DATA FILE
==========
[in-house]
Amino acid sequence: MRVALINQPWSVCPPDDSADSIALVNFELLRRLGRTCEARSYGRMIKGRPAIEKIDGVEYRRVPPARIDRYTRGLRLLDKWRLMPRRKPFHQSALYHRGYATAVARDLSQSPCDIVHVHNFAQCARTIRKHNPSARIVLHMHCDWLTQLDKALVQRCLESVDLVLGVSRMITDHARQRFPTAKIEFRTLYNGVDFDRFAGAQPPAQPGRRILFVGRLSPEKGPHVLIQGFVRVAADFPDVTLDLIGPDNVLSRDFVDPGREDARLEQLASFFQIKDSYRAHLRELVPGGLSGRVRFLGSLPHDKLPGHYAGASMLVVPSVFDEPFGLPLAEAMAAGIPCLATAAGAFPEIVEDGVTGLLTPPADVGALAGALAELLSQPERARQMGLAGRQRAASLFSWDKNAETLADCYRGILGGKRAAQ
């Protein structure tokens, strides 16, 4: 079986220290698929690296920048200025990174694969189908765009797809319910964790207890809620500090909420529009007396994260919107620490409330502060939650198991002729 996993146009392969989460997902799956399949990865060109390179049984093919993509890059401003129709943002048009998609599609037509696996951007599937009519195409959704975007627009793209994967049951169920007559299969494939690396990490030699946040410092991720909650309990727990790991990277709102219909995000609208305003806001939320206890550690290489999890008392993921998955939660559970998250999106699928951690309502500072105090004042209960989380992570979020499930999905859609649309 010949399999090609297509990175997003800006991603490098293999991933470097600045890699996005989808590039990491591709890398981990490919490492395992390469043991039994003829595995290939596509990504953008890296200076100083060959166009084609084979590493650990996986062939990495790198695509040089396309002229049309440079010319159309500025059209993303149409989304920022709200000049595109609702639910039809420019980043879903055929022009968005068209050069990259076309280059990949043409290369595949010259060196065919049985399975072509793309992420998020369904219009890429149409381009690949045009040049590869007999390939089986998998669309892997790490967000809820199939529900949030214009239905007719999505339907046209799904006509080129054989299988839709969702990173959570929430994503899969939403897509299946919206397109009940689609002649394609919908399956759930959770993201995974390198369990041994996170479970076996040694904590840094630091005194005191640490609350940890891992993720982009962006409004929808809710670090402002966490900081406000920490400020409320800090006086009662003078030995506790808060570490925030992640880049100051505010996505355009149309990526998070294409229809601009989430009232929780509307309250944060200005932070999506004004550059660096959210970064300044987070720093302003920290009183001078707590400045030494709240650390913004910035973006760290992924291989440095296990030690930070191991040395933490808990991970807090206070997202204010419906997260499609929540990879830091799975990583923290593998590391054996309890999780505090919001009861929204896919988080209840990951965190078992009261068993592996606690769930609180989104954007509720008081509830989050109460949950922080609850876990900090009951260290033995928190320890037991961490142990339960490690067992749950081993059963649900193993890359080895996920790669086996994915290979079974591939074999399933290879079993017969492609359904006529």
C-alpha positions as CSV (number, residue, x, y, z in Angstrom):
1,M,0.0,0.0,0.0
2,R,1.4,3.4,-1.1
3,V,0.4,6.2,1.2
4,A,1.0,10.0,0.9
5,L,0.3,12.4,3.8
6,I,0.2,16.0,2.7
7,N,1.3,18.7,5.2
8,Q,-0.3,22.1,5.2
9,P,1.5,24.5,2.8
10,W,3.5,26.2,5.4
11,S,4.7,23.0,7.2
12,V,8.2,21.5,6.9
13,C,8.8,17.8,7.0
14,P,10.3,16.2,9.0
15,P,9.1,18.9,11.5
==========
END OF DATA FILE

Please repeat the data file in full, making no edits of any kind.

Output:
[in-house]
Amino acid sequence: MRVALINQPWSVCPPDDSADSIALVNFELLRRLGRTCEARSYGRMIKGRPAIEKIDGVEYRRVPPARIDRYTRGLRLLDKWRLMPRRKPFHQSALYHRGYATAVARDLSQSPCDIVHVHNFAQCARTIRKHNPSARIVLHMHCDWLTQLDKALVQRCLESVDLVLGVSRMITDHARQRFPTAKIEFRTLYNGVDFDRFAGAQPPAQPGRRILFVGRLSPEKGPHVLIQGFVRVAADFPDVTLDLIGPDNVLSRDFVDPGREDARLEQLASFFQIKDSYRAHLRELVPGGLSGRVRFLGSLPHDKLPGHYAGASMLVVPSVFDEPFGLPLAEAMAAGIPCLATAAGAFPEIVEDGVTGLLTPPADVGALAGALAELLSQPERARQMGLAGRQRAASLFSWDKNAETLADCYRGILGGKRAAQ
């Protein structure tokens, strides 16, 4: 079986220290698929690296920048200025990174694969189908765009797809319910964790207890809620500090909420529009007396994260919107620490409330502060939650198991002729 996993146009392969989460997902799956399949990865060109390179049984093919993509890059401003129709943002048009998609599609037509696996951007599937009519195409959704975007627009793209994967049951169920007559299969494939690396990490030699946040410092991720909650309990727990790991990277709102219909995000609208305003806001939320206890550690290489999890008392993921998955939660559970998250999106699928951690309502500072105090004042209960989380992570979020499930999905859609649309 010949399999090609297509990175997003800006991603490098293999991933470097600045890699996005989808590039990491591709890398981990490919490492395992390469043991039994003829595995290939596509990504953008890296200076100083060959166009084609084979590493650990996986062939990495790198695509040089396309002229049309440079010319159309500025059209993303149409989304920022709200000049595109609702639910039809420019980043879903055929022009968005068209050069990259076309280059990949043409290369595949010259060196065919049985399975072509793309992420998020369904219009890429149409381009690949045009040049590869007999390939089986998998669309892997790490967000809820199939529900949030214009239905007719999505339907046209799904006509080129054989299988839709969702990173959570929430994503899969939403897509299946919206397109009940689609002649394609919908399956759930959770993201995974390198369990041994996170479970076996040694904590840094630091005194005191640490609350940890891992993720982009962006409004929808809710670090402002966490900081406000920490400020409320800090006086009662003078030995506790808060570490925030992640880049100051505010996505355009149309990526998070294409229809601009989430009232929780509307309250944060200005932070999506004004550059660096959210970064300044987070720093302003920290009183001078707590400045030494709240650390913004910035973006760290992924291989440095296990030690930070191991040395933490808990991970807090206070997202204010419906997260499609929540990879830091799975990583923290593998590391054996309890999780505090919001009861929204896919988080209840990951965190078992009261068993592996606690769930609180989104954007509720008081509830989050109460949950922080609850876990900090009951260290033995928190320890037991961490142990339960490690067992749950081993059963649900193993890359080895996920790669086996994915290979079974591939074999399933290879079993017969492609359904006529």
C-alpha positions as CSV (number, residue, x, y, z in Angstrom):
1,M,0.0,0.0,0.0
2,R,1.4,3.4,-1.1
3,V,0.4,6.2,1.2
4,A,1.0,10.0,0.9
5,L,0.3,12.4,3.8
6,I,0.2,16.0,2.7
7,N,1.3,18.7,5.2
8,Q,-0.3,22.1,5.2
9,P,1.5,24.5,2.8
10,W,3.5,26.2,5.4
11,S,4.7,23.0,7.2
12,V,8.2,21.5,6.9
13,C,8.8,17.8,7.0
14,P,10.3,16.2,9.0
15,P,9.1,18.9,11.5